But the evidence of him as a bad writer abounded. The pacing of the plot was off. One event at the end of Chapter Three persuaded me to keep going, but it was really the only plot point of note in the first quarter of the book. The story was built around four characters, and often a chapter would consist of the exact same material being rehashed repetitively from multiple perspectives (in tiny Dan Brown-like chunks).

There might have been merit in that approach had the characters felt different enough to have different perspectives. But the four were all virtually indistinguishable, given forgettable names and superficial quirks. The woman in the group finally got one chapter of intriguing back story around a third of the way into the book, but promptly went back to being her boring, cookie-cutter self soon after.

One of the quartet was gay, which is how the book had originally popped onto my radar. And though he was closeted at work, the book was not remotely about him coming out (one of two requirements I'd been trying to fill). But then, he was decidedly not the main character (failing the other requirement). In any event, he had no more personality or character than anyone else in the slog of a book.

I nearly bailed on it once, but found a raft of Goodreads.com reviews claiming that the book really got going around the 25% mark. I hung in until about 40%, and then simply could not take another word. "Who is this hack?" I wondered. How did he get a book published? Turns out he's a prolific television writer who has worked on everything from Doctor Who to Coronation Street. Seems to me he needs to stick to that medium. He needs actors to imbue his characters with any sense of realism or dimension. Otherwise, they do whatever the opposite is of leaping off the page.

I suppose you don't get a grade when you drop out, but London Falling deserves an F anyway.

Monday, October 15, 2018

Oh, Man

If you were to imagine a movie in a lab, cooked up to cater specifically to my tastes, that movie would probably end up looking a lot like First Man. It's about the 60's space race. It's from Damien Chazelle, the director of one of my favorite new movies of the past decade, Whiplash. It's not necessarily that First Man was ticking all the boxes, but it quite dramatically ticked those big ones.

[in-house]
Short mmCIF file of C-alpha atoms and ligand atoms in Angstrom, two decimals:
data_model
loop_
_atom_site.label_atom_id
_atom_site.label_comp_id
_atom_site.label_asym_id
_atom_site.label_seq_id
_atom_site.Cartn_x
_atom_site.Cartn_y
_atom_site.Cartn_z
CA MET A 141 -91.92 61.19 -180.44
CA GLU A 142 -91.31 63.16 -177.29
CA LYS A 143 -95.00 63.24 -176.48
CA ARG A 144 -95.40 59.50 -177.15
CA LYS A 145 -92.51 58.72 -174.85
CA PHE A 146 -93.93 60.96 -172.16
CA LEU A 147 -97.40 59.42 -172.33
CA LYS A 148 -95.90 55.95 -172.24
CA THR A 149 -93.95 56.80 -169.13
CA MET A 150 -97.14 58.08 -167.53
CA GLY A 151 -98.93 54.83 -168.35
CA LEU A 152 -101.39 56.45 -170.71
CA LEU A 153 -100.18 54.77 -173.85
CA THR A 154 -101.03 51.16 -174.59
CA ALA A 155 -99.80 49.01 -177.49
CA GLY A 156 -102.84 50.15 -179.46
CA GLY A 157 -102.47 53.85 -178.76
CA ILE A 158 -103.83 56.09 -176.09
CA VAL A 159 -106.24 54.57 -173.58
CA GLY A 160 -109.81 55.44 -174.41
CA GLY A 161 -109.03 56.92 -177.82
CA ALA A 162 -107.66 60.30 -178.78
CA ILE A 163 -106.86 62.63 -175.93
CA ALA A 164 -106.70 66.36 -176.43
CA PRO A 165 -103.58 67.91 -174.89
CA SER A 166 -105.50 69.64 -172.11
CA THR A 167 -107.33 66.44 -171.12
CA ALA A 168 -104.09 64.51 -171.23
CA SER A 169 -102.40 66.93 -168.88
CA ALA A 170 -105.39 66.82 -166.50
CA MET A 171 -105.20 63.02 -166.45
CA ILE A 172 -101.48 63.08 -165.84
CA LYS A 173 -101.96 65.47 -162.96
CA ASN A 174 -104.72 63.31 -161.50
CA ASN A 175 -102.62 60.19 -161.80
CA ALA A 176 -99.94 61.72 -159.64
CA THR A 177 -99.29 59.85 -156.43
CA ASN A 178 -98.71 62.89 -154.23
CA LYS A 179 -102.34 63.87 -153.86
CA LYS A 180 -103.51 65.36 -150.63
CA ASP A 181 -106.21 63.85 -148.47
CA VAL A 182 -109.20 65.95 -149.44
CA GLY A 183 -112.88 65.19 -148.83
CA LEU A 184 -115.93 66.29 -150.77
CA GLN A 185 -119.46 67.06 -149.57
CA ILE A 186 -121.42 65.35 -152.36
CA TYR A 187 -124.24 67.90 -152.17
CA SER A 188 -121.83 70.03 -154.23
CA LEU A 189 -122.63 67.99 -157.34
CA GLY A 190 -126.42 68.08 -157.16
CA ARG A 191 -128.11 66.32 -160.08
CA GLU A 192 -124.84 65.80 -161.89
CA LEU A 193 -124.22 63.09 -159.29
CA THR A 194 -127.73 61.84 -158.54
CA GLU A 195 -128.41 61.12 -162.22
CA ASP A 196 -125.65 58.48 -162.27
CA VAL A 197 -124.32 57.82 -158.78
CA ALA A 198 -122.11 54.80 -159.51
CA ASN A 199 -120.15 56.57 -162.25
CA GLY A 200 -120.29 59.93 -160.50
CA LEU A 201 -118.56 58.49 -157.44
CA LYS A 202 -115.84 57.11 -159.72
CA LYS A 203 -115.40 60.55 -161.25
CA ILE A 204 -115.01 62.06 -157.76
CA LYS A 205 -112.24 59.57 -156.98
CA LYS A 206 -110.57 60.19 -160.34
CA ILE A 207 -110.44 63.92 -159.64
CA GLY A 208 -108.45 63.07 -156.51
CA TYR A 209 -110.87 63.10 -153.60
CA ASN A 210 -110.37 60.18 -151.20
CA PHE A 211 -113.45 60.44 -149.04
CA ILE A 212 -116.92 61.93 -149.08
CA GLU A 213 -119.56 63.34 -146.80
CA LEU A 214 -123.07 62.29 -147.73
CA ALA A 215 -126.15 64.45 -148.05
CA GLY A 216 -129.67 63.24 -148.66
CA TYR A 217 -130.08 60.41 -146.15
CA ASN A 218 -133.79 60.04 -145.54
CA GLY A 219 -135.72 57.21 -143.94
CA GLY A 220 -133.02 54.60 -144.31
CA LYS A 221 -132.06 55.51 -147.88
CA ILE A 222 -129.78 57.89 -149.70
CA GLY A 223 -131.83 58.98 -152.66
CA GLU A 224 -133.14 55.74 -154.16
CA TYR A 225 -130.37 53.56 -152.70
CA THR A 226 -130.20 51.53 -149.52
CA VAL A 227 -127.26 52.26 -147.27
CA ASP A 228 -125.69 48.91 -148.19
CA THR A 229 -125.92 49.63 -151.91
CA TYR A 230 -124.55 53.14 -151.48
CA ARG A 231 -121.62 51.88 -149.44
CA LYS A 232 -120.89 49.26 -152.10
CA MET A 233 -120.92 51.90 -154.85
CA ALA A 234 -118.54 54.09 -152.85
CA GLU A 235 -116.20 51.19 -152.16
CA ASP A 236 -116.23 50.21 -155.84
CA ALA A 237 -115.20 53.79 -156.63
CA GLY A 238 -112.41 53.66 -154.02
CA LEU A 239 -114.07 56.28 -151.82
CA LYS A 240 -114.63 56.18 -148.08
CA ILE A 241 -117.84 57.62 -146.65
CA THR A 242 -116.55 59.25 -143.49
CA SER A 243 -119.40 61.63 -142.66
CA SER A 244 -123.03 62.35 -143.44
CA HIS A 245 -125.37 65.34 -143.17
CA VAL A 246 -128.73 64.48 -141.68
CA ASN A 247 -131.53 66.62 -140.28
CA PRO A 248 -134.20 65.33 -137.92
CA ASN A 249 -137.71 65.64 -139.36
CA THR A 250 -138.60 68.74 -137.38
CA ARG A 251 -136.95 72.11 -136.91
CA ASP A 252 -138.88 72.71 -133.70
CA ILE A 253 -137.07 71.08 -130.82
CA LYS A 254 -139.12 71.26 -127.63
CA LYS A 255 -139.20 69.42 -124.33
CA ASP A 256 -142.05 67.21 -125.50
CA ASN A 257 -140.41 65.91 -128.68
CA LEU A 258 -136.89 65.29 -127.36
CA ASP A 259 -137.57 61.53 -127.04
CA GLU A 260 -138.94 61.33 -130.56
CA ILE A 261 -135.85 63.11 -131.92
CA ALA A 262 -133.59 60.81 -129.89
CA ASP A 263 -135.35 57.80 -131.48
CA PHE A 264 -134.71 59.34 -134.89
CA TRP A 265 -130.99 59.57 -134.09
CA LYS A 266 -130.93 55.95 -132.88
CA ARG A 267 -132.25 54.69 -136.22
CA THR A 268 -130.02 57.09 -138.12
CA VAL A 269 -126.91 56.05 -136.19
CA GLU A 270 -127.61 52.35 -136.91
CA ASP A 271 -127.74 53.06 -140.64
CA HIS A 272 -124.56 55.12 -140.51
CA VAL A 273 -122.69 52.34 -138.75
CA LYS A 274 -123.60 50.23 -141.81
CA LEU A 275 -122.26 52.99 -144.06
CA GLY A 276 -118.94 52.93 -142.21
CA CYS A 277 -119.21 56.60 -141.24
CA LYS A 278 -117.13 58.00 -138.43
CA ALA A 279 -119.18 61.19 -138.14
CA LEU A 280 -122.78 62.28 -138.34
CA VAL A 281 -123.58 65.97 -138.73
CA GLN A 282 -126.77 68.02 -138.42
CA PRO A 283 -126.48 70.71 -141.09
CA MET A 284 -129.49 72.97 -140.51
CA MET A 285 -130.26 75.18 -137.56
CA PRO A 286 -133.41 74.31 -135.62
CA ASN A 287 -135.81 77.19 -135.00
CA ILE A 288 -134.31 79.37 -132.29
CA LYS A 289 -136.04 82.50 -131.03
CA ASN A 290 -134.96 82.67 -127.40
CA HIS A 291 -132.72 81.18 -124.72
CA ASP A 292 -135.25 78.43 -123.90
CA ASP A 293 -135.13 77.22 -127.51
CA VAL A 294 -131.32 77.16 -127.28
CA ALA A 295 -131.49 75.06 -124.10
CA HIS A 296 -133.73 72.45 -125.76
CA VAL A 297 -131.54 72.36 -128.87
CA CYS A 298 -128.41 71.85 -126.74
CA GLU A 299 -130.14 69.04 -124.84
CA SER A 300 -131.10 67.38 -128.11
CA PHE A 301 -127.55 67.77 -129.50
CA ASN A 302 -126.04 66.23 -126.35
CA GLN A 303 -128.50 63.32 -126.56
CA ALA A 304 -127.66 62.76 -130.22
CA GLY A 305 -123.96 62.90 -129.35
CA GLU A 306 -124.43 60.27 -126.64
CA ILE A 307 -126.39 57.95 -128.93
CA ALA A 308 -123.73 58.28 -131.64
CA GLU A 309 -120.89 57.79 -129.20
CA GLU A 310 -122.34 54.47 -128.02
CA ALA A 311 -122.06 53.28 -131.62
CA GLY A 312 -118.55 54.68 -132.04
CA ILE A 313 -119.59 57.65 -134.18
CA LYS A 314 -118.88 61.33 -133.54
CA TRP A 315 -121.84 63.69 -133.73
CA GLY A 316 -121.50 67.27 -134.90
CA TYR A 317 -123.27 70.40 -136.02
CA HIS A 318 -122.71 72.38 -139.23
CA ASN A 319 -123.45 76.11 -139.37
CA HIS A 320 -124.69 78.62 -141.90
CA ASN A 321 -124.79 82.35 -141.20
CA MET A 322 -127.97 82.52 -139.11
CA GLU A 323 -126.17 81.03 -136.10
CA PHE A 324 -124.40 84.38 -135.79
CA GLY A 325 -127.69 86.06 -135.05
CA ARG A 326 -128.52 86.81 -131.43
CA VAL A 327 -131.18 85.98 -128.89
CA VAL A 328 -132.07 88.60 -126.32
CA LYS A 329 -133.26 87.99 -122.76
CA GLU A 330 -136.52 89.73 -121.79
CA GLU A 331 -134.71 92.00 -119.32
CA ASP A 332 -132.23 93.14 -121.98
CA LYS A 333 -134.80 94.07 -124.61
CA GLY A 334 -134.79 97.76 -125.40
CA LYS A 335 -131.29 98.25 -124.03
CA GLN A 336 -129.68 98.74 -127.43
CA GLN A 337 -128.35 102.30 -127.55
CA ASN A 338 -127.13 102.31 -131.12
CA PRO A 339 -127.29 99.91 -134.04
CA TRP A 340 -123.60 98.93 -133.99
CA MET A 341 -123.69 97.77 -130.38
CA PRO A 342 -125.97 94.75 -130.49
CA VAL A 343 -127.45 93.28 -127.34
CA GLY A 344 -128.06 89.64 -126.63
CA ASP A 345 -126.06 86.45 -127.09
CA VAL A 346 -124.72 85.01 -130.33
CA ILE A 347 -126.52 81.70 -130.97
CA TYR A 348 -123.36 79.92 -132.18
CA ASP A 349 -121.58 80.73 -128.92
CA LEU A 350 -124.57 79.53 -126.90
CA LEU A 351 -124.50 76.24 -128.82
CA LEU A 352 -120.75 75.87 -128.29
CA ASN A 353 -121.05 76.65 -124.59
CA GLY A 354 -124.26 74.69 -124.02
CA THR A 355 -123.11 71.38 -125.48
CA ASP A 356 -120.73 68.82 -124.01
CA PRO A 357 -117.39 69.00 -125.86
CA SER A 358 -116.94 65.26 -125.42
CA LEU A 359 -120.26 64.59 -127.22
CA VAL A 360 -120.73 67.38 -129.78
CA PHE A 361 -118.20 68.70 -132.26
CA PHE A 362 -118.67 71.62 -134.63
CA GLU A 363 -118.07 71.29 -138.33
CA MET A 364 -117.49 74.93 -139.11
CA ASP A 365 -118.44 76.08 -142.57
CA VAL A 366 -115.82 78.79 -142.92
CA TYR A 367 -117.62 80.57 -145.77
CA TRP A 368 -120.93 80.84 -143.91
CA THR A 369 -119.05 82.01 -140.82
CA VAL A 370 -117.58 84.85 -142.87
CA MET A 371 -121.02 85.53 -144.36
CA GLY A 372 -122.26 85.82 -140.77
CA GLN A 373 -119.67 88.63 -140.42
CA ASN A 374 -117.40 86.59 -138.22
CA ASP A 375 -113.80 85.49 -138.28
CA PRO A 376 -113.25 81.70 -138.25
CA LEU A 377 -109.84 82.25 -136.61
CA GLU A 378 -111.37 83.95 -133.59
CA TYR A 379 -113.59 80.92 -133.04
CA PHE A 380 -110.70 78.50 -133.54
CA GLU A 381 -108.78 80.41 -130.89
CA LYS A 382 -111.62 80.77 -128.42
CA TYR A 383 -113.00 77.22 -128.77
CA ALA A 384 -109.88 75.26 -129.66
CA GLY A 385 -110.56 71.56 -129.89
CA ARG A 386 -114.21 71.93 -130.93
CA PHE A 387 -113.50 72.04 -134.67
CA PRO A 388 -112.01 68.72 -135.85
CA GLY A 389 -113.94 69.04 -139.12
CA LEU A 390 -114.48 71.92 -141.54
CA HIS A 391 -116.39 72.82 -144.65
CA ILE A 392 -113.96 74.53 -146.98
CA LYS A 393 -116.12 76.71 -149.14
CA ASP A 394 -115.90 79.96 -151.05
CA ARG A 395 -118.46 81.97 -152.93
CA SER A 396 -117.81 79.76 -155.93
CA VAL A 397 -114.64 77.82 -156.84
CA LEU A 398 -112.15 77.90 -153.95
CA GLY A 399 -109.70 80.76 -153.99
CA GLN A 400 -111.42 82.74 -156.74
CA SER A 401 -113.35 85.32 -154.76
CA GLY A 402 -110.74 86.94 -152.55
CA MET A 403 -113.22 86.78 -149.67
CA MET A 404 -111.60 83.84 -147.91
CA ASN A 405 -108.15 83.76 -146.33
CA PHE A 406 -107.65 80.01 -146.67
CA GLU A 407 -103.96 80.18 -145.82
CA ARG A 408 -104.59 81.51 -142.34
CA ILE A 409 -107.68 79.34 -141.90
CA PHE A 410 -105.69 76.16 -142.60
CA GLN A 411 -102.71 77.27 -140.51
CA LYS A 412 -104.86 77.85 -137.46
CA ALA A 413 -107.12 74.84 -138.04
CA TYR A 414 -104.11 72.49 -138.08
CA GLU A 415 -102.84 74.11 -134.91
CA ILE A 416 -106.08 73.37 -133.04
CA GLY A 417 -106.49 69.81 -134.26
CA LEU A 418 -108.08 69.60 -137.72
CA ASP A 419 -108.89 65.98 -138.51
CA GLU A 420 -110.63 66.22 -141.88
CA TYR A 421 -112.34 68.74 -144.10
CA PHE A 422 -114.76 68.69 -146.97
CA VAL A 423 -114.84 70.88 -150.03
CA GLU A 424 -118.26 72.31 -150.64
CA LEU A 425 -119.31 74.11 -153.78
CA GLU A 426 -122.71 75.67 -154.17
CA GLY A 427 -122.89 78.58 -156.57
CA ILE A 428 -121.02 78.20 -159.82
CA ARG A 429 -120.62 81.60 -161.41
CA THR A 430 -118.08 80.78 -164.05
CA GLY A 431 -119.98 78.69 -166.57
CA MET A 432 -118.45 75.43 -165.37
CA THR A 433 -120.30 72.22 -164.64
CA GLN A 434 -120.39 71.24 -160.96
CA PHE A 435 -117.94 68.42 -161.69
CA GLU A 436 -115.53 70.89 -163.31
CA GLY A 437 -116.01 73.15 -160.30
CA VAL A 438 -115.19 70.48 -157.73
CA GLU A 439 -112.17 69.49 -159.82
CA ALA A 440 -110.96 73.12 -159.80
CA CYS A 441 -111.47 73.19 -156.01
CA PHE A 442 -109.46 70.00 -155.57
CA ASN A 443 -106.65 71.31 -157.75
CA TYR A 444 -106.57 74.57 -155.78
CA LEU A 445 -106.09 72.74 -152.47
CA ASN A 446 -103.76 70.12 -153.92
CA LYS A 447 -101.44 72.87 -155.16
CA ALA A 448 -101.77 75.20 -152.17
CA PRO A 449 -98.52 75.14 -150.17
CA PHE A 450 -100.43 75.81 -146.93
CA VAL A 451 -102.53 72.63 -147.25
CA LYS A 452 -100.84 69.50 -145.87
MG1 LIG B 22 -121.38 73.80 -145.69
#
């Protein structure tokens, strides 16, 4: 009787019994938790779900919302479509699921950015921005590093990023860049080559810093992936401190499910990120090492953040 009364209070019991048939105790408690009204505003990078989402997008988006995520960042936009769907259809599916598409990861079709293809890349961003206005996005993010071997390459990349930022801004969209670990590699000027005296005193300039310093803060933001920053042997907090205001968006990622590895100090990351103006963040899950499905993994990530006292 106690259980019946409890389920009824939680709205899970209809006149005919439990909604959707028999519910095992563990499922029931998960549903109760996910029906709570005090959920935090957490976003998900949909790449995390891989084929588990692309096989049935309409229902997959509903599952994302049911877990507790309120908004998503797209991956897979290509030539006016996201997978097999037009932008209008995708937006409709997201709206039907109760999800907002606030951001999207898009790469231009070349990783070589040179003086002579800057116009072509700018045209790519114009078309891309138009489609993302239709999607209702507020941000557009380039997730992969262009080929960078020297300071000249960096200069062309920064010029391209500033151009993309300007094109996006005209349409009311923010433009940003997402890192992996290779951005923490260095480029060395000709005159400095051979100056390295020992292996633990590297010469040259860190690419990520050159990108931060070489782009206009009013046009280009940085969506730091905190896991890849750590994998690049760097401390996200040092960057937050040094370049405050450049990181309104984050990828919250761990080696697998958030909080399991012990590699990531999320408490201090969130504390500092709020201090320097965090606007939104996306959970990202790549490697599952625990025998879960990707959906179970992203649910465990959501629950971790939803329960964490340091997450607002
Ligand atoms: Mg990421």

I was probably going to like a movie about astronaut Neil Armstrong to some extent no matter what. It may be that I was also going to be a bit disappointed in it no matter what. Prophecies fulfilled, and now I'll see if I can explain why.

As for what I liked about the movie, I'm not sure space travel has ever been put on screen in a more thrilling fashion. I'd even include in that my personal favorite Apollo 13, which used the famous "Vomit Comet" aircraft to film scenes of actual weightlessness with no visual effects trickery. First Man is more intense than that. It makes going to space feel risky and dangerous. In particular, there's a lot of critical praise for a harrowing aerial test flight at the beginning of the film. And of course, there's the lunar sequences at the end that are pretty much What We're All Here To See -- and they are breathtaking (if brief).

But it's actually three other sequences in the film that stand out for me. Two relate to Neil Armstrong's first orbital flight, aboard Gemini 8. The launch of the craft is presented without the conventional exterior shots of the rocket climbing to the stars; instead, the entire experience is presented to us from inside the violently rumbling craft itself. Later, a mishap during the flight does an amazing job of conveying life-or-death stakes (even when, of course, we know Armstrong made it out just fine). The third sequence centers around the Apollo 1 fire, which has been dramatized multiple times, but never with quite the visceral horror it receives here. (It's worth noting that all of these moments I mention were depicted in the mini-series From the Earth to the Moon. And great as that was, I again maintain that the portrayal here is more amazing still.)

Where the movie falters, though, is in trying to present us a portrait of Neil Armstrong, the man. As a public figure, he was rather famously closed off. Other astronauts said often in interviews that the real Neil they knew really wasn't like that, and it feels like the promise of a movie like this is to show us that, to humanize a near-mythic figure. Instead, First Man doubles down on the myth. The movie's Armstrong shows emotion perhaps three times in the entire two-plus hours, always briefly and compactly. He otherwise seems to remain a cipher to his family, his co-workers, and mostly, the audience. The one Big Moment that counters this is a fabrication departing from actual history. It's a bit of artistic license I'd welcome more if it had been part of a more complete strategy to illuminate Armstrong, rather than a play for resonance at the end.